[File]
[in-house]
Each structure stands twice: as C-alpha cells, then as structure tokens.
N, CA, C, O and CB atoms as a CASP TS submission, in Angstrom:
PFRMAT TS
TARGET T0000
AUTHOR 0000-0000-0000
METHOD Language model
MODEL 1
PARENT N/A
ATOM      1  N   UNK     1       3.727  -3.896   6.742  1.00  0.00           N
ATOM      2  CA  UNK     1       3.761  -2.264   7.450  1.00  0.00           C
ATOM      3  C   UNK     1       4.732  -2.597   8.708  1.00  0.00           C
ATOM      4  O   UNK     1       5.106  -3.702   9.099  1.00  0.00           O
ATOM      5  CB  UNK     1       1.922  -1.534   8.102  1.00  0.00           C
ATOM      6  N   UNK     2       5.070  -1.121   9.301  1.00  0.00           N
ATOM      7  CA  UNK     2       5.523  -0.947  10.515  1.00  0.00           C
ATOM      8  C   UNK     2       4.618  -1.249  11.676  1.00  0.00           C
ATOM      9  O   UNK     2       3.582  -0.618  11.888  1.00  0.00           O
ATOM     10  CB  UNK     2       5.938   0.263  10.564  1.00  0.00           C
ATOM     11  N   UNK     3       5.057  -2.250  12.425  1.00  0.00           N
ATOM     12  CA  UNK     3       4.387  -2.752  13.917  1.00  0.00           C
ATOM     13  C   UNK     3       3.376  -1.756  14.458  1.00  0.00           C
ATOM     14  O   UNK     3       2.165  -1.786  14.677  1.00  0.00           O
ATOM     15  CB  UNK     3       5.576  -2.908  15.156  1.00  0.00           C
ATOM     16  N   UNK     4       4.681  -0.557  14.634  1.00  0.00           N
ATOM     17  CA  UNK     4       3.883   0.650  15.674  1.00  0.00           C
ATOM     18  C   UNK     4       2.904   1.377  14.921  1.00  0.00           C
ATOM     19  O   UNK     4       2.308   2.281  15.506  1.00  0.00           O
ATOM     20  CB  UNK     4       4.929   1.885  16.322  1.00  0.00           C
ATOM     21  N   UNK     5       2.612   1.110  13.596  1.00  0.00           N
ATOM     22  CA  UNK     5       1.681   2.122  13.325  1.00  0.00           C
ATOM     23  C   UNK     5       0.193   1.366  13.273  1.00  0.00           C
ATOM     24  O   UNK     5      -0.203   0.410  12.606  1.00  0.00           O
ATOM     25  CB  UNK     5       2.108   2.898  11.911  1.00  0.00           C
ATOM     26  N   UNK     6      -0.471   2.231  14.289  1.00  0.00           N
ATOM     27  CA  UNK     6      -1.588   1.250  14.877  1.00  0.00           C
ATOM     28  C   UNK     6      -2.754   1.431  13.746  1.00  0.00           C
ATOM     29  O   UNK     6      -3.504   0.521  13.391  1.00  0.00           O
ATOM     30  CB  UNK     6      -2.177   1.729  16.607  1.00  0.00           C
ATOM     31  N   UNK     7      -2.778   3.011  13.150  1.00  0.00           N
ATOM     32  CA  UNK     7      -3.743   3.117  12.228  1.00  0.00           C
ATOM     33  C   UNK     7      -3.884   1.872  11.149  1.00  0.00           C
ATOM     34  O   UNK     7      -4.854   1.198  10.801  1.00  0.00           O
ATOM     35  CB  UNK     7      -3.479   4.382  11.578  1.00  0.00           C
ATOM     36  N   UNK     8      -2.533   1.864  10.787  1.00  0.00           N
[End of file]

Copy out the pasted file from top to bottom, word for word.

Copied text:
[in-house]
Each structure stands twice: as C-alpha cells, then as structure tokens.
N, CA, C, O and CB atoms as a CASP TS submission, in Angstrom:
PFRMAT TS
TARGET T0000
AUTHOR 0000-0000-0000
METHOD Language model
MODEL 1
PARENT N/A
ATOM      1  N   UNK     1       3.727  -3.896   6.742  1.00  0.00           N
ATOM      2  CA  UNK     1       3.761  -2.264   7.450  1.00  0.00           C
ATOM      3  C   UNK     1       4.732  -2.597   8.708  1.00  0.00           C
ATOM      4  O   UNK     1       5.106  -3.702   9.099  1.00  0.00           O
ATOM      5  CB  UNK     1       1.922  -1.534   8.102  1.00  0.00           C
ATOM      6  N   UNK     2       5.070  -1.121   9.301  1.00  0.00           N
ATOM      7  CA  UNK     2       5.523  -0.947  10.515  1.00  0.00           C
ATOM      8  C   UNK     2       4.618  -1.249  11.676  1.00  0.00           C
ATOM      9  O   UNK     2       3.582  -0.618  11.888  1.00  0.00           O
ATOM     10  CB  UNK     2       5.938   0.263  10.564  1.00  0.00           C
ATOM     11  N   UNK     3       5.057  -2.250  12.425  1.00  0.00           N
ATOM     12  CA  UNK     3       4.387  -2.752  13.917  1.00  0.00           C
ATOM     13  C   UNK     3       3.376  -1.756  14.458  1.00  0.00           C
ATOM     14  O   UNK     3       2.165  -1.786  14.677  1.00  0.00           O
ATOM     15  CB  UNK     3       5.576  -2.908  15.156  1.00  0.00           C
ATOM     16  N   UNK     4       4.681  -0.557  14.634  1.00  0.00           N
ATOM     17  CA  UNK     4       3.883   0.650  15.674  1.00  0.00           C
ATOM     18  C   UNK     4       2.904   1.377  14.921  1.00  0.00           C
ATOM     19  O   UNK     4       2.308   2.281  15.506  1.00  0.00           O
ATOM     20  CB  UNK     4       4.929   1.885  16.322  1.00  0.00           C
ATOM     21  N   UNK     5       2.612   1.110  13.596  1.00  0.00           N
ATOM     22  CA  UNK     5       1.681   2.122  13.325  1.00  0.00           C
ATOM     23  C   UNK     5       0.193   1.366  13.273  1.00  0.00           C
ATOM     24  O   UNK     5      -0.203   0.410  12.606  1.00  0.00           O
ATOM     25  CB  UNK     5       2.108   2.898  11.911  1.00  0.00           C
ATOM     26  N   UNK     6      -0.471   2.231  14.289  1.00  0.00           N
ATOM     27  CA  UNK     6      -1.588   1.250  14.877  1.00  0.00           C
ATOM     28  C   UNK     6      -2.754   1.431  13.746  1.00  0.00           C
ATOM     29  O   UNK     6      -3.504   0.521  13.391  1.00  0.00           O
ATOM     30  CB  UNK     6      -2.177   1.729  16.607  1.00  0.00           C
ATOM     31  N   UNK     7      -2.778   3.011  13.150  1.00  0.00           N
ATOM     32  CA  UNK     7      -3.743   3.117  12.228  1.00  0.00           C
ATOM     33  C   UNK     7      -3.884   1.872  11.149  1.00  0.00           C
ATOM     34  O   UNK     7      -4.854   1.198  10.801  1.00  0.00           O
ATOM     35  CB  UNK     7      -3.479   4.382  11.578  1.00  0.00           C
ATOM     36  N   UNK     8      -2.533   1.864  10.787  1.00  0.00           N